Heitzman Objections

Heitzman responded to Emly’s Nov. 8 email, saying he would prefer prospective buyers bid on the property, especially in light of the2011 state audit that found serious mismanagement and ethical concerns at MSD. Heitzman was brought in by Louisville Mayor Greg Fischer in the wake of the audit, replacing then-director Bud Schardein.
In an interview, Heitzman said after he wrote that email he discussed the matter with Emly and MSD’s attorneys, and changed his mind.

“Steve did come back to me and we talked about it, we also talked about it with our legal group, saying we have multiple choices on how to do this,” Heitzman said. “And I said, ‘Steve, well if you feel the broker route is the best way to get the best price for the organization and not have to tax our own resources, then go on and go the broker route.’”

$47,400 Cost to Ratepayers

Ultimately, using a commercial real estate agent to sell Cabel Street cost MSD $47,400, or six percent of the $790,000 sale price. Heitzman said the expense was justified, because it would still cost MSD resources to use the agency’s own lawyers to execute the deal—and hiring a real estate professional also included benefits such as additional marketing expertise and networks.

MSD oversees sewer and drainage systems in Jefferson County and has about 240,000 residential, business and industrial ratepayers. The agency is a component of Metro Government; the mayor appoints and Metro Council approves MSD's board members.

Using a Realtor is Rare for MSD

Using a real estate broker to sell surplus property isn’t something MSD does often, or perhaps, ever. The Cabel Street deal is the only time the agency has used a realtor in the past five years. In an email to MSD Attorney Paula Purifoy, Emly asks how to proceed.
A request for all surplus properties sold by MSD since Jan. 1, 2010 turned up only two transactions in addition to the Cabel Street deal. One, executed in September 2010, involved the swap of one MSD-owned property on Newburg Avenue for several Metro-owned properties. No money was exchanged during the deal.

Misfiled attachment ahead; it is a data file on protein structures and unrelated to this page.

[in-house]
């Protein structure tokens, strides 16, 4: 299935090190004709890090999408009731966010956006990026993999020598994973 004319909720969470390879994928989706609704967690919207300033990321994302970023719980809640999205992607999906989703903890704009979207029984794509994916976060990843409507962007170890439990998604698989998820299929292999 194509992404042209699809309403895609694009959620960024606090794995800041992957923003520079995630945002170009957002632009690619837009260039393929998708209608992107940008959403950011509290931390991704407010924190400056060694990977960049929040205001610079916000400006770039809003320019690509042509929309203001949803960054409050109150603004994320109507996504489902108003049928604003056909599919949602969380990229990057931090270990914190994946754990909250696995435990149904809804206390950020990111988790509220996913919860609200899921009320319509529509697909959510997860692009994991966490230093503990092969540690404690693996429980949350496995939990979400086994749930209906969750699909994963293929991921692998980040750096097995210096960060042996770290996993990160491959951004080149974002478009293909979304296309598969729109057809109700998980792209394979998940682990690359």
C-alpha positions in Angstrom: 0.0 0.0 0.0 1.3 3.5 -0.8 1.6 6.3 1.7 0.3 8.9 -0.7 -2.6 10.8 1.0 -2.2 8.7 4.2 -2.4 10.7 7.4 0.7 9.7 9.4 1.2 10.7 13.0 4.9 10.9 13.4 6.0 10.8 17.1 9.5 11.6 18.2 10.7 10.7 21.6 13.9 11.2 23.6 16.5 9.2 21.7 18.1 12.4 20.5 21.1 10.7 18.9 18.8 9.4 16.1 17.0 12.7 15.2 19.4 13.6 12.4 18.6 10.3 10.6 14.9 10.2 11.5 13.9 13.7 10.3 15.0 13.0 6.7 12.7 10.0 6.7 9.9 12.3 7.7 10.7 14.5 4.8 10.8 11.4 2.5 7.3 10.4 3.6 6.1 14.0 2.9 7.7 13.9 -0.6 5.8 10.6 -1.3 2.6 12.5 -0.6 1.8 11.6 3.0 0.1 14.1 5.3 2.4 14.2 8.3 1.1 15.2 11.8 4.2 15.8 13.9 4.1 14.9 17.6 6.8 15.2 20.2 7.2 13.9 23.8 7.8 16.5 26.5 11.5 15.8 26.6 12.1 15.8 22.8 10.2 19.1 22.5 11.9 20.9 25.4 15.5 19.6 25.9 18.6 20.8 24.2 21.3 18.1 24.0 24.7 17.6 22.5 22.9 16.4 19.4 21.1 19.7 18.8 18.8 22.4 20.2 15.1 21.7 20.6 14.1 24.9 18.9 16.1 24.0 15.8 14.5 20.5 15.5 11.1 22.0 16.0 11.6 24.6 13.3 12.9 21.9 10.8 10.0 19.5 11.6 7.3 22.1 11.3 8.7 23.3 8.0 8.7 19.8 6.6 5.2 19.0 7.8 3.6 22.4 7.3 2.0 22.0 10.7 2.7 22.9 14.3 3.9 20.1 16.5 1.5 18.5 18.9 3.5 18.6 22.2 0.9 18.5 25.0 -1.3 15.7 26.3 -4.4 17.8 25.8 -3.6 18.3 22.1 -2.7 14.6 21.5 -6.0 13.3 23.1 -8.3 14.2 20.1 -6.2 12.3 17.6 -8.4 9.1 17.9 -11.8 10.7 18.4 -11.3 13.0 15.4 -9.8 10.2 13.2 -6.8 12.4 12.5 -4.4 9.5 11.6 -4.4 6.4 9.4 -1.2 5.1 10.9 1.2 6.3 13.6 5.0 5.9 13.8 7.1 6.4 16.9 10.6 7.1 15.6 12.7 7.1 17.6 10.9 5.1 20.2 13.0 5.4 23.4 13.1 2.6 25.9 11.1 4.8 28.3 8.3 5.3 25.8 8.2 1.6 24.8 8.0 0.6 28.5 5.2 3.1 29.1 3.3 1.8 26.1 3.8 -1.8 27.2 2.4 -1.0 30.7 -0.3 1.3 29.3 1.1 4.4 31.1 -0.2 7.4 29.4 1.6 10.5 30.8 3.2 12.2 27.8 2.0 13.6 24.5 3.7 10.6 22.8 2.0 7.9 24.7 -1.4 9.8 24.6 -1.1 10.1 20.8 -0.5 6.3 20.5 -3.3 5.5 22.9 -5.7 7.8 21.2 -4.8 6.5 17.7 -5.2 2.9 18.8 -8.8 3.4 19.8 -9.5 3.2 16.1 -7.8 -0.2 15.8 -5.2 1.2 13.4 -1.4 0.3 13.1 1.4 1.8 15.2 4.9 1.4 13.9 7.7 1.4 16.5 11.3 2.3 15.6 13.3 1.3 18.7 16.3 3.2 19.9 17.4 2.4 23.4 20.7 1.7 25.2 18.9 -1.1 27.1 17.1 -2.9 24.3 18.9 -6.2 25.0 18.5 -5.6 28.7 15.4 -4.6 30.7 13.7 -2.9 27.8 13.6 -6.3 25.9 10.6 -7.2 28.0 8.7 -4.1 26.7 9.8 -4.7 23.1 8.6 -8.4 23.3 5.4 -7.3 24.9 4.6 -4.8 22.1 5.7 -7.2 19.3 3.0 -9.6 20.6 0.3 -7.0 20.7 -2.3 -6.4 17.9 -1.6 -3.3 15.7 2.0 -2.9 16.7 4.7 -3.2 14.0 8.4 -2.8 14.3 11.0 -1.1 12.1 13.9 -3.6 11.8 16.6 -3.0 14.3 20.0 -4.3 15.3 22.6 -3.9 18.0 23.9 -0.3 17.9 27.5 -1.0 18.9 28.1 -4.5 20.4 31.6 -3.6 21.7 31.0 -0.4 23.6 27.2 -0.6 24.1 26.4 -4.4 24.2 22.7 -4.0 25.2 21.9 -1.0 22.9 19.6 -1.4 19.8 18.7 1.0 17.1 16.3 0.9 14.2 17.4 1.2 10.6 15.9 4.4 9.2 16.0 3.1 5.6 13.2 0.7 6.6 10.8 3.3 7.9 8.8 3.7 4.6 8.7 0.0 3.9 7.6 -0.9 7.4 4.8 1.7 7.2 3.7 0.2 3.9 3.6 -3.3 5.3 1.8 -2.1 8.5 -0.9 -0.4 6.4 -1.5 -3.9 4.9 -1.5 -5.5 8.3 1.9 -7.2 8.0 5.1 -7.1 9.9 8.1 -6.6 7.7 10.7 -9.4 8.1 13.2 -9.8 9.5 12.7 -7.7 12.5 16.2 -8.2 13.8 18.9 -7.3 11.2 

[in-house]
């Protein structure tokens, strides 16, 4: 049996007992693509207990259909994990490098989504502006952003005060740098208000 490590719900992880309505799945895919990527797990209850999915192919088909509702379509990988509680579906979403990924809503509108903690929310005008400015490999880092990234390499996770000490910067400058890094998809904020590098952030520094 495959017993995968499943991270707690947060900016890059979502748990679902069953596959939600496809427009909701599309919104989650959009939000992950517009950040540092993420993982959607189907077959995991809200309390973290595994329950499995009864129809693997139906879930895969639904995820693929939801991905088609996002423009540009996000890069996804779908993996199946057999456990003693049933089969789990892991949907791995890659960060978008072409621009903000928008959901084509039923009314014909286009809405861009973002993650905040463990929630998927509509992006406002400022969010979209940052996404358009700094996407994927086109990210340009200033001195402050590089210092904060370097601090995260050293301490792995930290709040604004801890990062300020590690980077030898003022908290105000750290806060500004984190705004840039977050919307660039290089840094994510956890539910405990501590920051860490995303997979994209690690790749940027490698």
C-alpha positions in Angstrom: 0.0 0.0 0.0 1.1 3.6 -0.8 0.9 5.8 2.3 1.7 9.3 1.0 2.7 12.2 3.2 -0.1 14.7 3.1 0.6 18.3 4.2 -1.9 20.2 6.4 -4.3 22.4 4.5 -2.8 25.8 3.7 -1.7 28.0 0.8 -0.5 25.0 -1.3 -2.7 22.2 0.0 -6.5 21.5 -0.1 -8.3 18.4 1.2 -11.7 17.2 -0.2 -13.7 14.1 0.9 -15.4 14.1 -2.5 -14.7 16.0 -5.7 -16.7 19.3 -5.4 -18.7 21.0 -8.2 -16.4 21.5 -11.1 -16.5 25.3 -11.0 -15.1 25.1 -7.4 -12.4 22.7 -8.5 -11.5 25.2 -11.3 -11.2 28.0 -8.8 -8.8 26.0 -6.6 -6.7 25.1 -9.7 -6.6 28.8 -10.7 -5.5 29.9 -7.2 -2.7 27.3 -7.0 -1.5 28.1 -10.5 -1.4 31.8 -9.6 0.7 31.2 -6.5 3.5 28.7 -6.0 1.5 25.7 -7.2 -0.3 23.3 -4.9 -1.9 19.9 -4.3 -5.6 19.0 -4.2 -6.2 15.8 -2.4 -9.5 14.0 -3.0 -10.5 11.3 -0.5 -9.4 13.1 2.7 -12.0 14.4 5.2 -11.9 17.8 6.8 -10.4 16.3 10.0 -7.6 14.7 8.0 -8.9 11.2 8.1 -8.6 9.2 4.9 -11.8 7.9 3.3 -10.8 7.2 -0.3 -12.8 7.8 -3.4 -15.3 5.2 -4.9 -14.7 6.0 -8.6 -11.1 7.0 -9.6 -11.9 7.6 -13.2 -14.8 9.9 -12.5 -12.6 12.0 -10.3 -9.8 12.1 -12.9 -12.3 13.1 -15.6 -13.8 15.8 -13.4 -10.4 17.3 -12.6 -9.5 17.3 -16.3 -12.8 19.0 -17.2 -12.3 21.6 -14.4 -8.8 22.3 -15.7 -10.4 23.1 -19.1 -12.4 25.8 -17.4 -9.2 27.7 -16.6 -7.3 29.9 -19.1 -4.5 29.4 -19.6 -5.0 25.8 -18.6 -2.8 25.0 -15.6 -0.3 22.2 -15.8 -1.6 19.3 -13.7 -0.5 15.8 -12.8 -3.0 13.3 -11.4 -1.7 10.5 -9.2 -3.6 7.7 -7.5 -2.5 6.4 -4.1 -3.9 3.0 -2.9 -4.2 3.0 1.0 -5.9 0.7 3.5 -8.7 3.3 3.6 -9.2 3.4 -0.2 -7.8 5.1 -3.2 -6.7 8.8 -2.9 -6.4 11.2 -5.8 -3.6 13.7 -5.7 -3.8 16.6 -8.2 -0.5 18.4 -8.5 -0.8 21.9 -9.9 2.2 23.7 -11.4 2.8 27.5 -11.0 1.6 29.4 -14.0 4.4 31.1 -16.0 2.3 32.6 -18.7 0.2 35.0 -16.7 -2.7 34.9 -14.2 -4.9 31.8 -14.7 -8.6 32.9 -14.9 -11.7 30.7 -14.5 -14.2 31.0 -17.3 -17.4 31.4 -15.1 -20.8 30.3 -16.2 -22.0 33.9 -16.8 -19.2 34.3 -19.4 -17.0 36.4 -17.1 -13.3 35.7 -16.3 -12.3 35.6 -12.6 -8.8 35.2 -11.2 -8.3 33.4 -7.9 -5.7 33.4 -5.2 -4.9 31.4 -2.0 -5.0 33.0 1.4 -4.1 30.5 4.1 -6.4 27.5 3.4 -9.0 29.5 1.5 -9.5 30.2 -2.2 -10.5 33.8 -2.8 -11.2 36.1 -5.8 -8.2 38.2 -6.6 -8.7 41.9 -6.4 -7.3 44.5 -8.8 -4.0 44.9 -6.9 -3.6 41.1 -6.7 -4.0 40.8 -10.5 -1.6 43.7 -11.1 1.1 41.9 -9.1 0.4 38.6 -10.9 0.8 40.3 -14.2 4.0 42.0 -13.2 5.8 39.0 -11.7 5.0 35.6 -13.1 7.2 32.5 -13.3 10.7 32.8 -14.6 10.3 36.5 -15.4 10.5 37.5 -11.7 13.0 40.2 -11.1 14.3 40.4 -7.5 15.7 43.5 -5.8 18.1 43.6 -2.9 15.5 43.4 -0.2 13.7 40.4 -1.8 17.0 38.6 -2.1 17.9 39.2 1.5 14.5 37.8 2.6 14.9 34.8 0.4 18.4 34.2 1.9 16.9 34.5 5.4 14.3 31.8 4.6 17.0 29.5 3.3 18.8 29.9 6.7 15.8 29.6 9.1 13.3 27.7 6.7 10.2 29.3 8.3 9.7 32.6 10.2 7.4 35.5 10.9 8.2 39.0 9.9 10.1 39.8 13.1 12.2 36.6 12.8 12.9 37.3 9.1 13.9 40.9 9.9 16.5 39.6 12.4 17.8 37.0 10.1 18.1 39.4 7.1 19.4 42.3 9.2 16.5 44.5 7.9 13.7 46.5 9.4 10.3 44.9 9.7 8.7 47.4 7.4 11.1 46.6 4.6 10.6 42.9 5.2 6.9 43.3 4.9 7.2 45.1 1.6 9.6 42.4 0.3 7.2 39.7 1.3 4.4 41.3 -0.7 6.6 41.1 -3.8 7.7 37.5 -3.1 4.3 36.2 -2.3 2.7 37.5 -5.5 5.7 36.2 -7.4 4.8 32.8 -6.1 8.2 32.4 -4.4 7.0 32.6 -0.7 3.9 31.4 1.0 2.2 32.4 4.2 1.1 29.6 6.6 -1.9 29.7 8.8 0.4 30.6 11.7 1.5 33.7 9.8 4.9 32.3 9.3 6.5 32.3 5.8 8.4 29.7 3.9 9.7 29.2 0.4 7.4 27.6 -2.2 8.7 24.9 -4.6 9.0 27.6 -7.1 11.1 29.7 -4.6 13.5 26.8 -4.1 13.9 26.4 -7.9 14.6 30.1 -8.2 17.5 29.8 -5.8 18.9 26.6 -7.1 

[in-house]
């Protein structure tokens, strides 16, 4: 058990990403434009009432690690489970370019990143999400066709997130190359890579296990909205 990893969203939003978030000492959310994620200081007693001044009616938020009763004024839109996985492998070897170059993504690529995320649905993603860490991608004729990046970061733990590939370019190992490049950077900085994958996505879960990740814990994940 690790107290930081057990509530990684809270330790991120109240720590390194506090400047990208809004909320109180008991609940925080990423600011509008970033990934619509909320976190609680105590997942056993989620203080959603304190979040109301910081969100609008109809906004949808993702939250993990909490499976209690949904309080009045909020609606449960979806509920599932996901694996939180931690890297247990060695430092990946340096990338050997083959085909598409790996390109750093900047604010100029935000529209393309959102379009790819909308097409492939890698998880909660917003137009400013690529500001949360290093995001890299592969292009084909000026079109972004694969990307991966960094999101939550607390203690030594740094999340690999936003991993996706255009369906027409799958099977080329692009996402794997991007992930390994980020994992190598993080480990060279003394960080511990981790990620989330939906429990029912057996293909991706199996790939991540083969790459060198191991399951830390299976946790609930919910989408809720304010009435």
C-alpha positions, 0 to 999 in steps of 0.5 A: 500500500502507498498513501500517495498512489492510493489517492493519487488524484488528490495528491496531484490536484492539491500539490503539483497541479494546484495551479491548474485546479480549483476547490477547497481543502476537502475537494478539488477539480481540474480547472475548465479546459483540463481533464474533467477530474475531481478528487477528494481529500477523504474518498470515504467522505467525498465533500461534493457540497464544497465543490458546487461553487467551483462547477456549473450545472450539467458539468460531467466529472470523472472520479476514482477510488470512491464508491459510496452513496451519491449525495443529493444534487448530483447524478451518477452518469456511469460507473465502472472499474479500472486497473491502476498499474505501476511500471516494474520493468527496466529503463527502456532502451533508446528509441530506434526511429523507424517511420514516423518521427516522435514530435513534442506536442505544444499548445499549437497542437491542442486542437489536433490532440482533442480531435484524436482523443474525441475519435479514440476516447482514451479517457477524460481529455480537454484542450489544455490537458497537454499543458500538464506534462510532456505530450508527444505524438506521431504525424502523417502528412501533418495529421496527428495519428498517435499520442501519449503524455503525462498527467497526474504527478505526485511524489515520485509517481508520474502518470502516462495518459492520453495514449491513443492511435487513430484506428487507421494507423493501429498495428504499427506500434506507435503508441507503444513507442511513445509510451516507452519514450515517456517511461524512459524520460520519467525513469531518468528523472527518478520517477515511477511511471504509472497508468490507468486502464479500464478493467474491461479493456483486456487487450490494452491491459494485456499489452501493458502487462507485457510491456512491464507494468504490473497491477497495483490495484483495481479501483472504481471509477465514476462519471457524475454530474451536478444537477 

The second was the sale of several acres at 4818 Jennings Lane to a company called Faurecia Exhaust Systems, whose property abutted the MSD land. Neither of these transactions involved a commercial realtor.

Heitzman said for a property as large as Cabel Street, MSD figured it would make more sense to call on a real estate agent’s expertise to market and ultimately sell the lot.

“We don’t have the resources to go out and give it out to the multiple listings and get it out to as many people as possible,” he said. “We thought [using a real estate agent] would be the best way to give Swift an opportunity to be able to compete for the property but also allow others through the multiple listings and the network of Commercial Kentucky to get access to it.”

But if the point in using Commercial Kentucky was to market the Cabel Street property more broadly, the strategy was ineffective.

MSD attorney Scott Porteremailed a Swift lawyer as soon as the property was listed, and Swift made an offer less than 24 hours later. The sign advertising the property was posted along with a sign reading “Under Contract.” And another interested buyer—Jess Abby of Abby Werner Holdings—was denied access when he asked to view the property two days after it was listed.

Abby said when he inquired, he was told by Commercial Kentucky that the property was so new on the market, the firm didn’t have keys to the lot. Despite this, Abby made a full cash offer. Several days later, he raised his offer by $60,000, but at that point MSD was already under contract with Swift.

Swift’s purchase of the Cabel Street lot was finalized in December of last year.

To view the documents referenced in this story, go hereand here.

Erica Peterson is WFPL's Director of News and Programming.